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[techbooks] REVIEW: "The Cathedral and the Bazaar", Eric S. Raymond

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  • Rob Slade, doting grandpa of Ryan and Tr
    BKCATBAZ.RVW 20000125 The Cathedral and the Bazaar , Eric S. Raymond, 1999, 1-56592-724-9, U$19.95/C$29.95 %A Eric S. Raymond esr@thyrus.com
    Message 1 of 1 , Feb 29, 2000
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      BKCATBAZ.RVW 20000125

      "The Cathedral and the Bazaar", Eric S. Raymond, 1999, 1-56592-724-9,
      %A Eric S. Raymond esr@... esr@...
      %C 103 Morris Street, Suite A, Sebastopol, CA 95472
      %D 1999
      %G 1-56592-724-9
      %I O'Reilly & Associates, Inc.
      %O U$19.95/C$29.95 800-998-9938 fax: 707-829-0104 nuts@...
      %P 268 p.
      %T "The Cathedral and the Bazaar"

      At the top of the front cover, we have a quote from Guy Kawasaki
      telling us that this is "[t]he most important book about technology
      today, with implications that go far beyond programming." I'm not
      entirely sure that I can unreservedly go along with the bit about most
      important, but the far-reaching implications I can agree with

      This is a collection of essays, spanning many years. I tend to cringe
      at essay collections, since all too many of them have problems with
      staying on topic, finding a common audience, and presenting consistent
      readability. A single author tends to make a better job of fulfilling
      those factors, but doesn't always have much to deliver beyond a single
      and fairly unimportant idea again, and again, and again. Eric
      Raymond, however, can be counted upon to say well what he has to say.
      More importantly, he has something to say. These essays follow the
      common thread of the open source movement, but examine it from a
      variety of significant angles.

      An introduction briefly presents the case for considering open source.
      "A Brief History of Hackerdom" gives a historical background to the
      hacker culture, from which the open source movement got its primary
      roots. Ironically, while Raymond demonstrates erudition in his
      presentation of historical and social parallels in other fields, he
      neglects the non-UNIX computer hobbyist communities, such as Apple
      user groups, DECUS, and Fidonet. The eponymous "Cathedral and the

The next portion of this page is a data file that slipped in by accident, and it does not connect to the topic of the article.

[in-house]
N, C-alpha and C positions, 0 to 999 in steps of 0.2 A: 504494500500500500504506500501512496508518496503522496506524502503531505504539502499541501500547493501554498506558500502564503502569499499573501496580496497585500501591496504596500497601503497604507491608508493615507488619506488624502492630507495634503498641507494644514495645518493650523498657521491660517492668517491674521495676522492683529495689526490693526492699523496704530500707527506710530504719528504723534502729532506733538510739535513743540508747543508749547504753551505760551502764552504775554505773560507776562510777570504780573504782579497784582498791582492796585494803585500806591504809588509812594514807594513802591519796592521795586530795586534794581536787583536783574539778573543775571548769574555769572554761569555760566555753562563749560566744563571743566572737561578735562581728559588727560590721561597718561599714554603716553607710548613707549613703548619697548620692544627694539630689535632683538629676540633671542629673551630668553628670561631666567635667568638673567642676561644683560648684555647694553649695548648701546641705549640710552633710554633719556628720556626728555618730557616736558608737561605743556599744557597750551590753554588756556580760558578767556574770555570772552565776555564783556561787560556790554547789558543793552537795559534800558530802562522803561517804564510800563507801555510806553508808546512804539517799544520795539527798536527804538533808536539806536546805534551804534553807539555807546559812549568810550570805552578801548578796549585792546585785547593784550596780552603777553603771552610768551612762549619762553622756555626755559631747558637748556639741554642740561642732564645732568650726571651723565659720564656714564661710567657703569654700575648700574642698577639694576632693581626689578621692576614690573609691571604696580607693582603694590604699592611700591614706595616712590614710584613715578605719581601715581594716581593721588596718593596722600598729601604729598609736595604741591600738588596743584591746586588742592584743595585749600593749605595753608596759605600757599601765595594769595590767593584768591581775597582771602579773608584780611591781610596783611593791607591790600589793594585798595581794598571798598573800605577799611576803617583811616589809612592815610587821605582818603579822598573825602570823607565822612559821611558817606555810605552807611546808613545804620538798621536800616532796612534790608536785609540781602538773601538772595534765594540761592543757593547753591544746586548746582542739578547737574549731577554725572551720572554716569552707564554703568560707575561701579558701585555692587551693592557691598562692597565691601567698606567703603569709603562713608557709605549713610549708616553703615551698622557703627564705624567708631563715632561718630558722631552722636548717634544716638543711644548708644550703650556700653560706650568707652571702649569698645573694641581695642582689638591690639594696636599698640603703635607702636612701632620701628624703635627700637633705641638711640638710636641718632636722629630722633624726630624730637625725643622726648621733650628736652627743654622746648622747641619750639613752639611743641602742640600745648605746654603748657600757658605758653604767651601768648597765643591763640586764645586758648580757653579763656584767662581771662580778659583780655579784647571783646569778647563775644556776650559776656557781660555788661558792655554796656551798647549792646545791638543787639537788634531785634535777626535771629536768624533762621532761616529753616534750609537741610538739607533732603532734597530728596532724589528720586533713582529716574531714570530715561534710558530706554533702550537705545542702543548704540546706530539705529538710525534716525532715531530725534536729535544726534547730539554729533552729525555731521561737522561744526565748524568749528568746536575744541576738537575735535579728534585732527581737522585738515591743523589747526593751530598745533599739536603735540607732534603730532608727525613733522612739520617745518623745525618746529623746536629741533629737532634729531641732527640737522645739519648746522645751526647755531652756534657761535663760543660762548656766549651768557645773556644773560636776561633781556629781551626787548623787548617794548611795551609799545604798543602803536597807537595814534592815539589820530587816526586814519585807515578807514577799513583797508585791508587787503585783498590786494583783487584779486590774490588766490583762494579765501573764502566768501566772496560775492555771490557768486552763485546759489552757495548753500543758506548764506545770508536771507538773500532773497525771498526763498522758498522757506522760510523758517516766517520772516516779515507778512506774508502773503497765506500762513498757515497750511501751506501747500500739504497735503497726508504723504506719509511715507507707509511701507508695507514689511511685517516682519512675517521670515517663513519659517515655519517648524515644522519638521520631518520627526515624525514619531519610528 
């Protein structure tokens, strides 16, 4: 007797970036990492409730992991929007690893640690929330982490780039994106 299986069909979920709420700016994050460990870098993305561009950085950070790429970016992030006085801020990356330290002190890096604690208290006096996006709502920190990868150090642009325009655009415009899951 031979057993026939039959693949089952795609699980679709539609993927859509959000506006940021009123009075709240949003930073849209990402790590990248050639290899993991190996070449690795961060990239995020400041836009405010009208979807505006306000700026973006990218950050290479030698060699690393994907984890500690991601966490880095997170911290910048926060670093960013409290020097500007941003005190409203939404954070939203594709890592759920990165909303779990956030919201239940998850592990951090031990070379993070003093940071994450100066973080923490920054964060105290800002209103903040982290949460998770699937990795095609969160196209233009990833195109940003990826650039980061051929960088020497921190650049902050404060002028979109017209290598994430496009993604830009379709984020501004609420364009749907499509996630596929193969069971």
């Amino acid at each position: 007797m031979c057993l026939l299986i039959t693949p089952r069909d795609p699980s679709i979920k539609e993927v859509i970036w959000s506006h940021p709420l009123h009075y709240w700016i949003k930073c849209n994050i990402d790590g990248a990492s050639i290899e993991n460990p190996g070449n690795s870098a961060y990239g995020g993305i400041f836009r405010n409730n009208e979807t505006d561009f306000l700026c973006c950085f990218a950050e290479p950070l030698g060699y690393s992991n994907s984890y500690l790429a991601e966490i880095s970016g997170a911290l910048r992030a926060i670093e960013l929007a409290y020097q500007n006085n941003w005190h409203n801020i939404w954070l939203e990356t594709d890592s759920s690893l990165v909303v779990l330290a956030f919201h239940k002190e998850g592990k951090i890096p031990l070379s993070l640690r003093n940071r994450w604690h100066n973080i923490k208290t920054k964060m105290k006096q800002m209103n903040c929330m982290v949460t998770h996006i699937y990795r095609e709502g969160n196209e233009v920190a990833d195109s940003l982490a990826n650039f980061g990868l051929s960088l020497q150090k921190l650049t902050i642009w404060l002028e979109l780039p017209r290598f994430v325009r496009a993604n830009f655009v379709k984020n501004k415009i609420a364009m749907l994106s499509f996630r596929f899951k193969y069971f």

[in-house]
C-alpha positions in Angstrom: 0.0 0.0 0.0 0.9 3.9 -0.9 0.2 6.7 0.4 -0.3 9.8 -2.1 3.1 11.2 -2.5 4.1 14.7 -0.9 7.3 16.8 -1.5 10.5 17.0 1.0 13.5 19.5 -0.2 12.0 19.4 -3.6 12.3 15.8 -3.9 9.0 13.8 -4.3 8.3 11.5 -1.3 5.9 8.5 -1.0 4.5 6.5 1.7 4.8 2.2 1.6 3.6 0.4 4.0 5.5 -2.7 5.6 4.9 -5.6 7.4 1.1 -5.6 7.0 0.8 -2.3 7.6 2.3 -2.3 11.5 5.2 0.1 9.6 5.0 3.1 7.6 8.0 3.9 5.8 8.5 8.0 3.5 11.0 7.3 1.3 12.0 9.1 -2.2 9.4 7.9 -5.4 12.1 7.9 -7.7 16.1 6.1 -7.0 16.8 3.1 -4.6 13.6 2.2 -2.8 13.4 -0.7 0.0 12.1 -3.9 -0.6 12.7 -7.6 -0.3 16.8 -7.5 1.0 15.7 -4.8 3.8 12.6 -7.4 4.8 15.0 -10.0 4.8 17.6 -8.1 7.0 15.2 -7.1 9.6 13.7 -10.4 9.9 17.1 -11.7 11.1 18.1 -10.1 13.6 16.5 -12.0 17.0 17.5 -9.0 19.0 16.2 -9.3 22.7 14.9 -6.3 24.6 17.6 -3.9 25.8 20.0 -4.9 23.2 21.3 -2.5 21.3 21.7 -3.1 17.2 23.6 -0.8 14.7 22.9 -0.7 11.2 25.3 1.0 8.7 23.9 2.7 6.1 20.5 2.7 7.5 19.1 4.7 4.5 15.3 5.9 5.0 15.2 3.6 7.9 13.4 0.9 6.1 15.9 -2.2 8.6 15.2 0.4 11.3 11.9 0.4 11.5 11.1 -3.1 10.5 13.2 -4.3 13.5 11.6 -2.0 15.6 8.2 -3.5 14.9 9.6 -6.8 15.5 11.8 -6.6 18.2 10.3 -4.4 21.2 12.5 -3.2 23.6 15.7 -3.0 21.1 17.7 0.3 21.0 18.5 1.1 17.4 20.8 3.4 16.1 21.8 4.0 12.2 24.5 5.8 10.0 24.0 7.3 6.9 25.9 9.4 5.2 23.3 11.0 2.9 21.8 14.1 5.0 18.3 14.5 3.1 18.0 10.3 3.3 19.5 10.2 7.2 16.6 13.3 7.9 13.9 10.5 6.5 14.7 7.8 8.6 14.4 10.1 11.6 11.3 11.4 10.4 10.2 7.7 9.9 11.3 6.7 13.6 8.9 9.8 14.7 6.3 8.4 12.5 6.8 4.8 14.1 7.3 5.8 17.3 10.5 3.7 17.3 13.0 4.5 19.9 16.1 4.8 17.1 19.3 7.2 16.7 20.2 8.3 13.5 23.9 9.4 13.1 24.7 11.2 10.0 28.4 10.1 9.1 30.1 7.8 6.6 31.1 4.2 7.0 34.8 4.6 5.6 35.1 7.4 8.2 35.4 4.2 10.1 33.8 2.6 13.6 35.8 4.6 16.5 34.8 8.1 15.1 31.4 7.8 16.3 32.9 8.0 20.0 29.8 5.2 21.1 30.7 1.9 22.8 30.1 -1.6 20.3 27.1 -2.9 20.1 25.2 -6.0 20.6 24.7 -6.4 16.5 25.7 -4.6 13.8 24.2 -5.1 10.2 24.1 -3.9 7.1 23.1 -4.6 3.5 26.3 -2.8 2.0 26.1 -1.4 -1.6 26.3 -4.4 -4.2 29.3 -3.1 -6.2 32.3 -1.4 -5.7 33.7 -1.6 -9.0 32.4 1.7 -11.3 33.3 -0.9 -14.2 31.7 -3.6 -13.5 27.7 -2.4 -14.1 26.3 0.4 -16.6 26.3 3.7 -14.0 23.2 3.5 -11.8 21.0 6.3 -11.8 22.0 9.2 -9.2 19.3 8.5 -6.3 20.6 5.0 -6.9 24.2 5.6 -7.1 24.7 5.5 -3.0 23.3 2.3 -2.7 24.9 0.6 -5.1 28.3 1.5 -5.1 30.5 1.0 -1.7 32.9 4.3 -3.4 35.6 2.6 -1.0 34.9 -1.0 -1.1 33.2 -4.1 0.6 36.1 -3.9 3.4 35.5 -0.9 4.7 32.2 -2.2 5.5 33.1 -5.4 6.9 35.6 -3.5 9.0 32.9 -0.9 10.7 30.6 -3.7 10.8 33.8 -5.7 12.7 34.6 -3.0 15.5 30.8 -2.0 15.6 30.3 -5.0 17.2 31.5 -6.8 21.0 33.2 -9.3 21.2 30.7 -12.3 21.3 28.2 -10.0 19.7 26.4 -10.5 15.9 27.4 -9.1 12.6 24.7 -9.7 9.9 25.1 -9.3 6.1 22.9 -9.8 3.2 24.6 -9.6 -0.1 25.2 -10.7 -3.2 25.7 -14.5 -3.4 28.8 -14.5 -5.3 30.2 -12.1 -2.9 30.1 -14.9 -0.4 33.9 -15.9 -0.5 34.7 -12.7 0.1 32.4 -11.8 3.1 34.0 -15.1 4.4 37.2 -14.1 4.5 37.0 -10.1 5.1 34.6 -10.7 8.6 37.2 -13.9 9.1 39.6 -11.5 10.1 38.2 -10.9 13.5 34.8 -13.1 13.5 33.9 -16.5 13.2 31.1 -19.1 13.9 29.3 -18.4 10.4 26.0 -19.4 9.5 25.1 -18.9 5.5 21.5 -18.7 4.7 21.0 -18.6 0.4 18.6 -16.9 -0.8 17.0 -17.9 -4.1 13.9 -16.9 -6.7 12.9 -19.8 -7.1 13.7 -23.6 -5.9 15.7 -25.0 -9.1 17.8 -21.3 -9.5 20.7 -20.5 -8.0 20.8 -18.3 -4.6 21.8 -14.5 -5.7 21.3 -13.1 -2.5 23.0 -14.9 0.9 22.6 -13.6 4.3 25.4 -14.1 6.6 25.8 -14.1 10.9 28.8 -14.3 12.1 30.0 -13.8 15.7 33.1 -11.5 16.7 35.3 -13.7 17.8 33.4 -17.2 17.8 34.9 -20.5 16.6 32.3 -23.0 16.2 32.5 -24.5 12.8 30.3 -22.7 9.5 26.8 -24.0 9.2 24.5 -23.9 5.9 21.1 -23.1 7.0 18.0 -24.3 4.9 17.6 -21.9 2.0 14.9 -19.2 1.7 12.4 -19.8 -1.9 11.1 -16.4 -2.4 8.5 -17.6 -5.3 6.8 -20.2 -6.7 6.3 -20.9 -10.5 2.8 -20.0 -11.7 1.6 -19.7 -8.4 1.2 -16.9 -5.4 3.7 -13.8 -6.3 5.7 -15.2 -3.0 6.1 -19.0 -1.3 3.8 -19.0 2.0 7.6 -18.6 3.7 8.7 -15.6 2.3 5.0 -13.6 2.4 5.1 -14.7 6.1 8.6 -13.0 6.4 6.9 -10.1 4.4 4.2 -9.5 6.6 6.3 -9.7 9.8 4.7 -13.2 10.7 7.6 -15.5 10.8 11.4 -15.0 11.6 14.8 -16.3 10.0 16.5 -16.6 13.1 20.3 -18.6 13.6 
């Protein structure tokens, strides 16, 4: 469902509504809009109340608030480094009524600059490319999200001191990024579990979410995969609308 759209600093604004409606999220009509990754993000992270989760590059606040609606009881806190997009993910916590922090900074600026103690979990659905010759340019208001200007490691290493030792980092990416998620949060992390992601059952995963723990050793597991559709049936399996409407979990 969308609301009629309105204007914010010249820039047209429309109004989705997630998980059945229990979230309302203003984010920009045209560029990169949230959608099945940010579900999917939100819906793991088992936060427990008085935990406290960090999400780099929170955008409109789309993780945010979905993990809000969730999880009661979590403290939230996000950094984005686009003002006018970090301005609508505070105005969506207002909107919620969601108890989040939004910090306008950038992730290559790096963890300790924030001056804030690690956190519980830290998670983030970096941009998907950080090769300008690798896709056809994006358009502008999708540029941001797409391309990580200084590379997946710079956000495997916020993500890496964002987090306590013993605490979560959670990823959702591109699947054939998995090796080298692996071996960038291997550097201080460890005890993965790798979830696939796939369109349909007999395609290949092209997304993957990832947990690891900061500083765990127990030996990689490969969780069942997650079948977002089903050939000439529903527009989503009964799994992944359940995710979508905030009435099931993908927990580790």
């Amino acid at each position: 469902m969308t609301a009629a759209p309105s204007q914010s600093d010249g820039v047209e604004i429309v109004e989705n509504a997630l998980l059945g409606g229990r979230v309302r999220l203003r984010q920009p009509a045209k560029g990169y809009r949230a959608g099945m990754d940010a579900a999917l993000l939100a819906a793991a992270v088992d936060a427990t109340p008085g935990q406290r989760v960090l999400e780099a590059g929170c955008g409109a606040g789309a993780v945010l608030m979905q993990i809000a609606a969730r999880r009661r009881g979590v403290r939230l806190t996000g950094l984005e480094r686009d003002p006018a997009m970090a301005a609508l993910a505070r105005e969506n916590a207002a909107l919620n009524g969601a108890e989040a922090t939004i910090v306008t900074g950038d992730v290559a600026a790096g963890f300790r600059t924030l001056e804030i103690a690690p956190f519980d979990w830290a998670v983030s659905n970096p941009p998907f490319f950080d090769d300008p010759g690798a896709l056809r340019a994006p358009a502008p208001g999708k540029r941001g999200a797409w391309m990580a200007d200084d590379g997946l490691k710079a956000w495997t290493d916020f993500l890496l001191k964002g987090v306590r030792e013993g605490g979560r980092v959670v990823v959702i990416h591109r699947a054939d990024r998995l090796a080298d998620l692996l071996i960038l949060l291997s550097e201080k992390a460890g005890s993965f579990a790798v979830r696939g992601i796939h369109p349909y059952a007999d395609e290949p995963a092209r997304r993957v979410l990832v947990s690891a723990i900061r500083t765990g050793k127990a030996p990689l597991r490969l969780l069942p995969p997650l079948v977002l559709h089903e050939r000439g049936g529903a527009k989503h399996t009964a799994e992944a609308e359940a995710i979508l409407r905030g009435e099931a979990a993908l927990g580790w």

Bazaar" recounts personal observations of an open source project,
      backed up by social analysis of the success. Drawing from Fred
      Brooks' "The Mythical Man-Month" (cf. BKMYMAMO.RVW), Raymond outlines
      the conditions under which Brooks' Law (throwing staff at a late
      project makes it later) does not apply, and establishes that open
      source is not a utopian dream, but a practical reality. "Homesteading
      the Noosphere" recalls the work Raymond has done with the Jargon File
      and "The New Hacker's Dictionary" (cf. BKNHACKD.RVW) in documenting
      the sociology of hacker culture, and is arguably the most important
      article in the book. One example is the insight that hacker culture
      is characterized by openness while the often confused
      cracker/pirate/phreak "community" is most definitely closed. "The
      Magic Cauldron" examines the viability and sustainability of the open
      source movement, and presents real and logical reasons for its
      survival. Finally, "Revenge of the Hackers" grounds all of this
      discussion very much in the real world with the cases of Linux,
      Netscape, and other open source examples. Not all of them are
      unqualified successes at this point, but they are evidence that open
      source is not just an academic speculation.

      As the dust jacket quote says, though, open source has meaning beyond
      software development. As David Brin pointed out the ironies of
      privacy in "The Transparent Society" (cf. BKTRASOC.RVW), and Jeffrey
      Pfeffer outlined in "The Human Equation" (cf. BKHUMEQU.RVW) the
      contradiction of making your staff work like a well-oiled machine by
      not treating your employees like machines, so Raymond's examples of
      technology development touch on an enormous range of human endeavour
      in work, management, and a variety of social interactions. While the
      projects discussed will have the greatest meaning for those who know
      programming, the lessons to be learned, and the social experiments to
      be explored, have implications for everyone.

      copyright Robert M. Slade, 2000 BKCATBAZ.RVW 20000125

      ====================== (quote inserted randomly by Pegasus Mailer)
      rslade@... rslade@... slade@... p1@...
      Doubtless you are the people, and wisdom will die with you! But
      I have a mind as well as you; I am not inferior to you. Who does
      not know all these things? - Job 12:2,3
      http://victoria.tc.ca/techrev or http://sun.soci.niu.edu/~rslade
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